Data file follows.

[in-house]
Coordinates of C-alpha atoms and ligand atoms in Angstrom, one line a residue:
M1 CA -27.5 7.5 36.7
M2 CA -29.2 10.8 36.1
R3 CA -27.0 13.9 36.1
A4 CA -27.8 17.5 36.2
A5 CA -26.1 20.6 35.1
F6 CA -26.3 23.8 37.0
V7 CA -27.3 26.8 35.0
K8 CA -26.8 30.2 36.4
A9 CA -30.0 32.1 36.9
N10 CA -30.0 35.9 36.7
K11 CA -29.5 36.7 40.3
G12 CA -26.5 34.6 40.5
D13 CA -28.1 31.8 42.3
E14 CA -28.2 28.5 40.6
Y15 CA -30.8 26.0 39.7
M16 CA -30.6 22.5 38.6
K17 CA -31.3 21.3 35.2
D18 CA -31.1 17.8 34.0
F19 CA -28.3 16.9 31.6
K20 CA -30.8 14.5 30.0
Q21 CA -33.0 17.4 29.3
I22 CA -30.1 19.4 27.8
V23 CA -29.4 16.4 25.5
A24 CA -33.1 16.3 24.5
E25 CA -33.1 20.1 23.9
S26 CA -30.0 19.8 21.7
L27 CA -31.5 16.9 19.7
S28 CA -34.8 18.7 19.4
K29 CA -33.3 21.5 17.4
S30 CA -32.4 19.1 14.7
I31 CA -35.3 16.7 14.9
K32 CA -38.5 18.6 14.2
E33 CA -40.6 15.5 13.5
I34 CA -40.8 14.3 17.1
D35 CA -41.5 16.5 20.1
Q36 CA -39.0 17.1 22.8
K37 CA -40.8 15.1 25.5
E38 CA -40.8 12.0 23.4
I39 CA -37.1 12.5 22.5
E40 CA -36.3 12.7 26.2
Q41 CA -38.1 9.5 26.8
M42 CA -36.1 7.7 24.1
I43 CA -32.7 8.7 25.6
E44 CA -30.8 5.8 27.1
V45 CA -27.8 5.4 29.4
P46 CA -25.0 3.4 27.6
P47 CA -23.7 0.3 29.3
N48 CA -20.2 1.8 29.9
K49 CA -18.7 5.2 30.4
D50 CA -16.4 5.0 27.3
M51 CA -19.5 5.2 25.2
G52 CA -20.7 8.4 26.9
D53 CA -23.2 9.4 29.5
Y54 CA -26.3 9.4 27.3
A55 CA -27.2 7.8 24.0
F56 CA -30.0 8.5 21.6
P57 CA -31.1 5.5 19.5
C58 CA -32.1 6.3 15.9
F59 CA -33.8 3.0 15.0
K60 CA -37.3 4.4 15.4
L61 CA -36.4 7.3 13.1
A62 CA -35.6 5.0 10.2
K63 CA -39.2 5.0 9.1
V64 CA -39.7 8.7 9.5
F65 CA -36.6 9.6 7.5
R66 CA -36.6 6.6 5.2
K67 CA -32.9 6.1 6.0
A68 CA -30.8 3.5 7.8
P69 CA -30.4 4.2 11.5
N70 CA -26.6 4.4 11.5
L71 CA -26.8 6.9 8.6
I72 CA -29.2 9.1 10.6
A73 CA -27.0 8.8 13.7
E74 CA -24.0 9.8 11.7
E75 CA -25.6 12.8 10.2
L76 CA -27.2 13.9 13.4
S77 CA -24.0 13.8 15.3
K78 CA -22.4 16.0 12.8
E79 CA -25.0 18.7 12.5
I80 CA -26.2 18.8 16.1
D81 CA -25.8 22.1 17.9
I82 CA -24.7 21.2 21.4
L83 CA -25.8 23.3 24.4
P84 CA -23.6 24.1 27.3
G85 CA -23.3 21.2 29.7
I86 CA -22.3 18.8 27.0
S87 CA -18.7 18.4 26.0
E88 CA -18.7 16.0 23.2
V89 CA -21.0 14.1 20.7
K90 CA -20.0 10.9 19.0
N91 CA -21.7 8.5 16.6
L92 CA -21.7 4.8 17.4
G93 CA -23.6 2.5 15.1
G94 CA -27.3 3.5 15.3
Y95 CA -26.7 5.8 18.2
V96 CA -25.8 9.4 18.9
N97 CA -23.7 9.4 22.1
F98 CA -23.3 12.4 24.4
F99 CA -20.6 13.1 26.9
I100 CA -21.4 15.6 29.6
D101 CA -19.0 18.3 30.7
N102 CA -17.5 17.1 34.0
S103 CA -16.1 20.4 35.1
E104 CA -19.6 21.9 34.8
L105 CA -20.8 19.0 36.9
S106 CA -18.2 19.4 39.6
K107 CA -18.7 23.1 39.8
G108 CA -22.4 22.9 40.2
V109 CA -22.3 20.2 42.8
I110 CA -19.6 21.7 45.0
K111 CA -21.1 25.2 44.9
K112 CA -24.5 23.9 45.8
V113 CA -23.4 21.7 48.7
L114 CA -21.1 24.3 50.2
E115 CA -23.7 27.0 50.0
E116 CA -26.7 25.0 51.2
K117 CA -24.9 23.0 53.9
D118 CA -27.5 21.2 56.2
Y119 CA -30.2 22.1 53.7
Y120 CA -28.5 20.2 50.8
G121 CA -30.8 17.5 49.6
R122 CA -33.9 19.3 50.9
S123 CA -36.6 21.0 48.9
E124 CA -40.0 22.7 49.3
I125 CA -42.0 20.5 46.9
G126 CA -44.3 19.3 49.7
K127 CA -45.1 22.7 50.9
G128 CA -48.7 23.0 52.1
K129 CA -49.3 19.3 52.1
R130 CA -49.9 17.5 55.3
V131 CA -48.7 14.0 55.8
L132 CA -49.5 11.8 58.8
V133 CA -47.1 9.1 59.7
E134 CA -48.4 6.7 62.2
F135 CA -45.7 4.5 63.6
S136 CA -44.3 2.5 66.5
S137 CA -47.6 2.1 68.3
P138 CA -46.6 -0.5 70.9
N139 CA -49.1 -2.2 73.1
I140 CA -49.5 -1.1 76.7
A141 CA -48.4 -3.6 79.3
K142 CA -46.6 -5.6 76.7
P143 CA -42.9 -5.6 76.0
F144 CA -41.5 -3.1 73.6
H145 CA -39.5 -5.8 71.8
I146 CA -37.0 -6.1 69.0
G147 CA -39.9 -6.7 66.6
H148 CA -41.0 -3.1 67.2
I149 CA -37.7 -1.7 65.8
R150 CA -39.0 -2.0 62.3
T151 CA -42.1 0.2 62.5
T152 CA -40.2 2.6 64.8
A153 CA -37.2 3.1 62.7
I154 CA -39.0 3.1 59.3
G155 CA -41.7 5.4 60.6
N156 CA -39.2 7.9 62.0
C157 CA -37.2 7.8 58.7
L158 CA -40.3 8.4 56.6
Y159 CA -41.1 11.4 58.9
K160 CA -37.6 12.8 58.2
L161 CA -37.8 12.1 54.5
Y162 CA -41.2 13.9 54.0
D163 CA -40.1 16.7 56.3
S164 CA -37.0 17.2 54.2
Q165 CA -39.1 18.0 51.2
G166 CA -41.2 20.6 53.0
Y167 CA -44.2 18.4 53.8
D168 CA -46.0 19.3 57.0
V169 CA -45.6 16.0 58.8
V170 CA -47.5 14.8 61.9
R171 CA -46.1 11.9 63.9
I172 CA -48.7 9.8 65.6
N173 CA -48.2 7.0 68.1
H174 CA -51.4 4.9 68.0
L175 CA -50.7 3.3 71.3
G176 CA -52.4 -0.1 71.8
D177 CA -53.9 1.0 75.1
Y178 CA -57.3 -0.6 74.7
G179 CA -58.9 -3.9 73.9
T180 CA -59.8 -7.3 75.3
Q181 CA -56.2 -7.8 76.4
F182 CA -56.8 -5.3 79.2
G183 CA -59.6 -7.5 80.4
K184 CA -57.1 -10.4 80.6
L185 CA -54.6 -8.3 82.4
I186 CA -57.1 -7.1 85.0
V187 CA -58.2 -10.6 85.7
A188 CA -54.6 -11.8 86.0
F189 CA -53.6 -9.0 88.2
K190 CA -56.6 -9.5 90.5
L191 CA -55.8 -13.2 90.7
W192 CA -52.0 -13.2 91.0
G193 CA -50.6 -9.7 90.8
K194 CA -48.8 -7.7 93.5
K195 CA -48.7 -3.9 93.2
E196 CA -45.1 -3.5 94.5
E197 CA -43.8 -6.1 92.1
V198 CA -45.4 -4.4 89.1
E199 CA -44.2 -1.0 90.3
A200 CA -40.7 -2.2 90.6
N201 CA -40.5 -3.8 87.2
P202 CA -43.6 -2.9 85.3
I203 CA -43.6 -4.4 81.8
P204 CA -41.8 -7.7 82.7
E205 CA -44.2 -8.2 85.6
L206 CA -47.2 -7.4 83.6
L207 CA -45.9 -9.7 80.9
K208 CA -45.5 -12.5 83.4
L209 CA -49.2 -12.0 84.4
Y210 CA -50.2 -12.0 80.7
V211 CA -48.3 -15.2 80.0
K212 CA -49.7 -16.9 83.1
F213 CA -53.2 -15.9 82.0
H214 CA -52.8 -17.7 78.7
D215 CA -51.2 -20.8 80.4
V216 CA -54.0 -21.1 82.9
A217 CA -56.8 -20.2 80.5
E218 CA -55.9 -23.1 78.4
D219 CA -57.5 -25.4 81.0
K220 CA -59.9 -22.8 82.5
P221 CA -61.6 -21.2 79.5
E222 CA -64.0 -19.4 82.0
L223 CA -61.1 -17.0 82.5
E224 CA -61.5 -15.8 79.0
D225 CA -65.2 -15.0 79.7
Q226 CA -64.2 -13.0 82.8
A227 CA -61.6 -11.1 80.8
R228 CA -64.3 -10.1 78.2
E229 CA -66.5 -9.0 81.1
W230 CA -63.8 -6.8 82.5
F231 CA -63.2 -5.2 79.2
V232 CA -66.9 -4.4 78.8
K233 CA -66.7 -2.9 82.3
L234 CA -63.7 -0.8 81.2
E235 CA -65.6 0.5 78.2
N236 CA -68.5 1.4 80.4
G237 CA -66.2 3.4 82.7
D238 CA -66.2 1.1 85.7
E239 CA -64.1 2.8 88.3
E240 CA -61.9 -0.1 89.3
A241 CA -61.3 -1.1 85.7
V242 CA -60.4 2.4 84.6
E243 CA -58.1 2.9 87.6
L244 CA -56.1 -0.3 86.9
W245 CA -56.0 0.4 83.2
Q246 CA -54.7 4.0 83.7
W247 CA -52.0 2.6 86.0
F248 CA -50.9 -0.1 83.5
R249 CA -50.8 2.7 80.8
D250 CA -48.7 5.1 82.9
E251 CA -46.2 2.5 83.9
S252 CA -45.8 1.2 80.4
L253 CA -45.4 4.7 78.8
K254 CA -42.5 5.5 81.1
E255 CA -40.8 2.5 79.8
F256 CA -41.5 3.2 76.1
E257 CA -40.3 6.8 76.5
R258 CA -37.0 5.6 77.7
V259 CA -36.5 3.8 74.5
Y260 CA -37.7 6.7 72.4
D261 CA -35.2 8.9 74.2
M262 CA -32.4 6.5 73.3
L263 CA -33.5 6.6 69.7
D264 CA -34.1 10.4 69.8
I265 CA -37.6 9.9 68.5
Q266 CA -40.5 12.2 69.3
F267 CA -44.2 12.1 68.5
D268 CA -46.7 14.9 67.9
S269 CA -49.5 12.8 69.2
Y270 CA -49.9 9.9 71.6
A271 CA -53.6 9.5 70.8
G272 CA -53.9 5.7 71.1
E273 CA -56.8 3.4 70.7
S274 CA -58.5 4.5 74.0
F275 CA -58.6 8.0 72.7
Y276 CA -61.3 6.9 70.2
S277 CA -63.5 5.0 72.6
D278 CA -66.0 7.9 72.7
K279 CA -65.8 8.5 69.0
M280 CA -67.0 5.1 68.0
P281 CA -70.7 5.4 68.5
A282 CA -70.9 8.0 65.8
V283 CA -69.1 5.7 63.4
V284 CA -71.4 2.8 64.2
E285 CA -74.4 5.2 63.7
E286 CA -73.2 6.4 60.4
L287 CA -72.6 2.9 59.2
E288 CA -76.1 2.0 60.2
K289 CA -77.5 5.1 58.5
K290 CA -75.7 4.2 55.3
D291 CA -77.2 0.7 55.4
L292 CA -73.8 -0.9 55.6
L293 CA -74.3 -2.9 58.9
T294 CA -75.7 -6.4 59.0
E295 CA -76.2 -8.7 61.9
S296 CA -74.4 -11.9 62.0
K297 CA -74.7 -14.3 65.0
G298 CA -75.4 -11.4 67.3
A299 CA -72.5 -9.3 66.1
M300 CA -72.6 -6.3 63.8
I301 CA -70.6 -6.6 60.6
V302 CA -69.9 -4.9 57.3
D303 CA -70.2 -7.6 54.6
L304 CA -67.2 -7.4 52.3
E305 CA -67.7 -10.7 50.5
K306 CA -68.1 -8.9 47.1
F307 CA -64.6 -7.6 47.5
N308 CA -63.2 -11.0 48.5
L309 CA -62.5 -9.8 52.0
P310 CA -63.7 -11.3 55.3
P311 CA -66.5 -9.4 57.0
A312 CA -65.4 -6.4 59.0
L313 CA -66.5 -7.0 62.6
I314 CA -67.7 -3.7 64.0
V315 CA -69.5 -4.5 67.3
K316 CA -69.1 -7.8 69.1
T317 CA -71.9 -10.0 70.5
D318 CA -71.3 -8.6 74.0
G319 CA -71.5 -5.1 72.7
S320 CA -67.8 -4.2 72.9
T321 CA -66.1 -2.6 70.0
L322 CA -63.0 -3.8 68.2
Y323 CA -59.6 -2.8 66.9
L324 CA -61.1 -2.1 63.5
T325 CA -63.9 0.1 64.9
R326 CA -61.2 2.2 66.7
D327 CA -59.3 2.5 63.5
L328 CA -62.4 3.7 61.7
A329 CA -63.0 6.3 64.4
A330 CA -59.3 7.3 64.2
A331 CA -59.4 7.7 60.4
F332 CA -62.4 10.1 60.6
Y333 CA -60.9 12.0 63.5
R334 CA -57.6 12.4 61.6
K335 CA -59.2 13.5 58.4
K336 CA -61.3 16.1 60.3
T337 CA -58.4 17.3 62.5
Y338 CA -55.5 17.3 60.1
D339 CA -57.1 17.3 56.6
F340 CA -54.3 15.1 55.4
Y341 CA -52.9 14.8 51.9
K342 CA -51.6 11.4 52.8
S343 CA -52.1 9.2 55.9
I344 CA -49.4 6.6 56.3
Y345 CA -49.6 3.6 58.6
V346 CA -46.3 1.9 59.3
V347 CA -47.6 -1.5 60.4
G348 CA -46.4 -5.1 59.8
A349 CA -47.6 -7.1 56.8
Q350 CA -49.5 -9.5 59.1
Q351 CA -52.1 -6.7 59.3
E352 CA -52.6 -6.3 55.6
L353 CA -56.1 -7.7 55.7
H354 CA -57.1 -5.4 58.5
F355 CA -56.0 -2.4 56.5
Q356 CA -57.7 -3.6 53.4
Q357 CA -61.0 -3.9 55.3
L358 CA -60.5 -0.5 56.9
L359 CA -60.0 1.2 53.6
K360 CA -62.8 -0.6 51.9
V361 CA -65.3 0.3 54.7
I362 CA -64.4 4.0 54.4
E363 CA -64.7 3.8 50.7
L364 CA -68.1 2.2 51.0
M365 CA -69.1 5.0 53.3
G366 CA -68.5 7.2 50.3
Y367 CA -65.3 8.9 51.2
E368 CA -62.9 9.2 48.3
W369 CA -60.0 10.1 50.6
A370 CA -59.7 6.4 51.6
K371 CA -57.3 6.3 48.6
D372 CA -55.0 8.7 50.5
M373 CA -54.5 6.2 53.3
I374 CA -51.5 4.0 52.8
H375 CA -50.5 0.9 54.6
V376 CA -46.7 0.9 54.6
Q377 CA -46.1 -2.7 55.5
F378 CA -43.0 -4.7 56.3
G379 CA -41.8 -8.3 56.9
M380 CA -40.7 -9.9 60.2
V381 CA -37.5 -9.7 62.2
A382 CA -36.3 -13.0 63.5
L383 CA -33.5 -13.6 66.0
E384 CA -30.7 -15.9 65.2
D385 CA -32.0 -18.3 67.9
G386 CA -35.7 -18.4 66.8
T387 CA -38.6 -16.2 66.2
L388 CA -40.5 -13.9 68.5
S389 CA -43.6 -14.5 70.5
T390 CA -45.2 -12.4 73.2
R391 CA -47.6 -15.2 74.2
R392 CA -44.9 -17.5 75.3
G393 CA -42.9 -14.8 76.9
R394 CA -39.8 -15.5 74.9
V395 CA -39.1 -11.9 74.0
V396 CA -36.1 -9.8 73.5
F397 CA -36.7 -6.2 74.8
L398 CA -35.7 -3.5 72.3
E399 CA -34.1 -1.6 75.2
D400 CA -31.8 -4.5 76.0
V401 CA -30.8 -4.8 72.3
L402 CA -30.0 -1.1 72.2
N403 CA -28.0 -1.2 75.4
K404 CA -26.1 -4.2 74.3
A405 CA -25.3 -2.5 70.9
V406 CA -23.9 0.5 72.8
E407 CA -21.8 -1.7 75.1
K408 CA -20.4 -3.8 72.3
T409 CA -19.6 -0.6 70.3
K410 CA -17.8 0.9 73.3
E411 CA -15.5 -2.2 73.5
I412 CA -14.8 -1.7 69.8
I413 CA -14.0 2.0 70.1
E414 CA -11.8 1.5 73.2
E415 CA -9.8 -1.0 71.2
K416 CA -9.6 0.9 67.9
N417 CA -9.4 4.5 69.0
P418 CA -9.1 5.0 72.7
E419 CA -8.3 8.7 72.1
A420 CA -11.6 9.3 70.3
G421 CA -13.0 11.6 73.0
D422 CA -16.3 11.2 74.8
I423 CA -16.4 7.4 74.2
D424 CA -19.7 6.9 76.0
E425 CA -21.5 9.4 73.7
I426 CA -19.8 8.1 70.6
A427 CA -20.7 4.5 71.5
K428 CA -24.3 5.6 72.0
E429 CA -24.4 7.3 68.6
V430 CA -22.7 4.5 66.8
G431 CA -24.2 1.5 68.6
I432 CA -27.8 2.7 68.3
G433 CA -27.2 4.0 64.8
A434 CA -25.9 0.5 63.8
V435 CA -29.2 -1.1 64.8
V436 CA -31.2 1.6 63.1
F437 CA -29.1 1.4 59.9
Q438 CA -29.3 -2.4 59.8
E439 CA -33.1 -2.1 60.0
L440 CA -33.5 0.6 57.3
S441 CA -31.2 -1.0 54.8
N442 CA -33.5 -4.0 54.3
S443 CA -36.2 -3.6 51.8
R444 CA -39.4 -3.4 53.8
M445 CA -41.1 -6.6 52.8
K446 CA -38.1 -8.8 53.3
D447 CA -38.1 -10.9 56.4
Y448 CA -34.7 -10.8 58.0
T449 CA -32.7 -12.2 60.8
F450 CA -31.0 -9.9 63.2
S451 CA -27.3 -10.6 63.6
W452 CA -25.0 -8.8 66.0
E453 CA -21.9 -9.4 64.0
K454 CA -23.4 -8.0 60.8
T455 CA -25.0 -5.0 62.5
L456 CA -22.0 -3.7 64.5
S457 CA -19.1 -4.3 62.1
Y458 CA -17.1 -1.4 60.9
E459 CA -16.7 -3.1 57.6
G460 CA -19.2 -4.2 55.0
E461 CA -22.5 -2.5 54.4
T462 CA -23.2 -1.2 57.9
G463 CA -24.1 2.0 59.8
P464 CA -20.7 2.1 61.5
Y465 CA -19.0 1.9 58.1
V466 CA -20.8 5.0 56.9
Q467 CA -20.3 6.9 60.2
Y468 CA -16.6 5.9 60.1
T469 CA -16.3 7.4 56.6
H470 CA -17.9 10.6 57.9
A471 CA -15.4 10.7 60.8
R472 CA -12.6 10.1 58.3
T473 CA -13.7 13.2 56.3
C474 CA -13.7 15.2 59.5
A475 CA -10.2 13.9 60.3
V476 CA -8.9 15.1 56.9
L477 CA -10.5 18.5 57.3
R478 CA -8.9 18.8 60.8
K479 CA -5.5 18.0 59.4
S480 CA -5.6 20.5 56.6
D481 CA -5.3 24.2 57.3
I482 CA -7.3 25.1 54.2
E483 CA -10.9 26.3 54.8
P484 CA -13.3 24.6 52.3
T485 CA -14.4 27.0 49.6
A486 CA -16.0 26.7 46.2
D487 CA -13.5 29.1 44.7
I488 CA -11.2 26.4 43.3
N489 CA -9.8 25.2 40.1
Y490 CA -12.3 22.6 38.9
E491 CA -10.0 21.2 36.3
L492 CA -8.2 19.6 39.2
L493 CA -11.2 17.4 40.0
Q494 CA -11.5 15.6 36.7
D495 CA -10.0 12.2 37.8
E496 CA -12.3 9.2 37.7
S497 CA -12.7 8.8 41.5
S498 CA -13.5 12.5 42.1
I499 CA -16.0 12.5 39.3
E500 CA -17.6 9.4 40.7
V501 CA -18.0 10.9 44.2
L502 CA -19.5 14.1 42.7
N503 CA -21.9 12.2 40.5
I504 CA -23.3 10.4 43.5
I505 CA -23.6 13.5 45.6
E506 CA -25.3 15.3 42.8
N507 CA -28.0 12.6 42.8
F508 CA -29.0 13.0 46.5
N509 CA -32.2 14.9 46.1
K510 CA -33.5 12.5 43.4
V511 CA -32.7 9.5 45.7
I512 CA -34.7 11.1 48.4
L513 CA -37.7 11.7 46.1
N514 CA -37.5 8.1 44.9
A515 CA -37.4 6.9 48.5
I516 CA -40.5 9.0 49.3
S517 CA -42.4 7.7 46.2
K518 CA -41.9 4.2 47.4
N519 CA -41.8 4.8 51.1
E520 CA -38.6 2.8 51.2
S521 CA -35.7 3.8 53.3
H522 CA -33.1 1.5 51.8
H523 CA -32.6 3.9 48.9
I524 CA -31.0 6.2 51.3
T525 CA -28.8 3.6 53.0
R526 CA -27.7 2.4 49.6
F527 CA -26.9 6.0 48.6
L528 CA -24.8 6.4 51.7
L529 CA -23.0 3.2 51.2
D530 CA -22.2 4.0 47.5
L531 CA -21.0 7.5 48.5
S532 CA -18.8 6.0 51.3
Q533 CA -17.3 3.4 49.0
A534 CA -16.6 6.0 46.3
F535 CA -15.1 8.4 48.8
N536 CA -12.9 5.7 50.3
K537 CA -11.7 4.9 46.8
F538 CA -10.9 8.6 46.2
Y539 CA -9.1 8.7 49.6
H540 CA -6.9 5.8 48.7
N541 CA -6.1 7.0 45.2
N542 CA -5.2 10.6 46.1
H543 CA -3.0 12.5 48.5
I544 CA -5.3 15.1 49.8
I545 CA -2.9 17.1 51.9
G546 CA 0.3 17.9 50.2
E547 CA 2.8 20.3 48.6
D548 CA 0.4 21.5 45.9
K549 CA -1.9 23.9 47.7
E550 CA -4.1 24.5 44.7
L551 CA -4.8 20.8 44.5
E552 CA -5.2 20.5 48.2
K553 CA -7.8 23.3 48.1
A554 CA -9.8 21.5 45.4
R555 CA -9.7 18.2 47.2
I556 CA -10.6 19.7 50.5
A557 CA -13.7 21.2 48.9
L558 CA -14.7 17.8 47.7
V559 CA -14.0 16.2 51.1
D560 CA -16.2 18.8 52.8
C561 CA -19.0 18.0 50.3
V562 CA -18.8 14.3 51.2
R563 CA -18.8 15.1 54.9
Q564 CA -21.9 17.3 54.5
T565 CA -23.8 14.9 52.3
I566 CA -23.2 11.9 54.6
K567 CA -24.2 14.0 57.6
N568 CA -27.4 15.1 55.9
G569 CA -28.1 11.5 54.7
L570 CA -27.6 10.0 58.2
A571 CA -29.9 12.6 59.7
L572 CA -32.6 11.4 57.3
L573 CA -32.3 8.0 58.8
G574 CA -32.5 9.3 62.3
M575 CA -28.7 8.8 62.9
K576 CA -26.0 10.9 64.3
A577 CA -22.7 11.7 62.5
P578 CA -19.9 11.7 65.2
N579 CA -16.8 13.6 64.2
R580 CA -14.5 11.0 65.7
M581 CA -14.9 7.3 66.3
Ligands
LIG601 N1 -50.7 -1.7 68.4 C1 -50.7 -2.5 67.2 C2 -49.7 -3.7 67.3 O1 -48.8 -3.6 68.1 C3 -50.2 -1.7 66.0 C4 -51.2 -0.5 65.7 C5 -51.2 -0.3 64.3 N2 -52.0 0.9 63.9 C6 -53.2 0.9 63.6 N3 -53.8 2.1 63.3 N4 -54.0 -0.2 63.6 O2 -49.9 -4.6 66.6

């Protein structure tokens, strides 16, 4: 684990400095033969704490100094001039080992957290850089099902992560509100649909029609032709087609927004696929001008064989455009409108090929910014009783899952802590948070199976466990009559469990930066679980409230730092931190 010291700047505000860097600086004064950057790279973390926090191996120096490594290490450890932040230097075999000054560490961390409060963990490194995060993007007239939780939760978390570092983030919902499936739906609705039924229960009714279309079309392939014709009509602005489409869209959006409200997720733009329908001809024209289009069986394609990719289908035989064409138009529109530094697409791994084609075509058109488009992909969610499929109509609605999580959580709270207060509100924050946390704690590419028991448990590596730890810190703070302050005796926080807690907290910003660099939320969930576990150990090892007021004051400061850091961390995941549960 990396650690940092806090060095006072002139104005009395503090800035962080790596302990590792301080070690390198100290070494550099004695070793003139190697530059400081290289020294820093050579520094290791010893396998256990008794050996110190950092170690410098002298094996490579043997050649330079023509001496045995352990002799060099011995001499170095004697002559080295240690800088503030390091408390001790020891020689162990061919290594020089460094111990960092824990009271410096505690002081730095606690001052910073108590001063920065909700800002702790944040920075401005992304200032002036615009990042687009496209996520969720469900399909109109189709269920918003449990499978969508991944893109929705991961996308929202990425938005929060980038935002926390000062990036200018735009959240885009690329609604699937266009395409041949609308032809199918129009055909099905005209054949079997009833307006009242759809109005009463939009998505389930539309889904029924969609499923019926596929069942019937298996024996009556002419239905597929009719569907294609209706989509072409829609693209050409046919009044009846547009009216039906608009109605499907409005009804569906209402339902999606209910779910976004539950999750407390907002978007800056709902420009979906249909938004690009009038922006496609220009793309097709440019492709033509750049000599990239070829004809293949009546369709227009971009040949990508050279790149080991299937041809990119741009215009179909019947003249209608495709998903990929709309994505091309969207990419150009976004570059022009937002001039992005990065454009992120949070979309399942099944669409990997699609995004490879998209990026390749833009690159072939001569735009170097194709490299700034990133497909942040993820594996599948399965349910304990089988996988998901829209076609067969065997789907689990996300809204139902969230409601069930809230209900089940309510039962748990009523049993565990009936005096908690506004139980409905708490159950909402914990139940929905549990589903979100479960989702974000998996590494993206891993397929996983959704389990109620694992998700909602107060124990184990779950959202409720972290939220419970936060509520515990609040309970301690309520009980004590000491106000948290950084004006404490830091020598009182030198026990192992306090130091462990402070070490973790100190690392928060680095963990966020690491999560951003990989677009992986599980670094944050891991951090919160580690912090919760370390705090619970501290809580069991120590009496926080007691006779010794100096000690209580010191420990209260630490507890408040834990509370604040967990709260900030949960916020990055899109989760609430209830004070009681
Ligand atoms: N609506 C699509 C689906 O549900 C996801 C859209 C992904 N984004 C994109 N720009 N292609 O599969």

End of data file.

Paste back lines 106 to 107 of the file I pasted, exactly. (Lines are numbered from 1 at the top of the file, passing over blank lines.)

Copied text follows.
E104 CA -19.6 21.9 34.8
L105 CA -20.8 19.0 36.9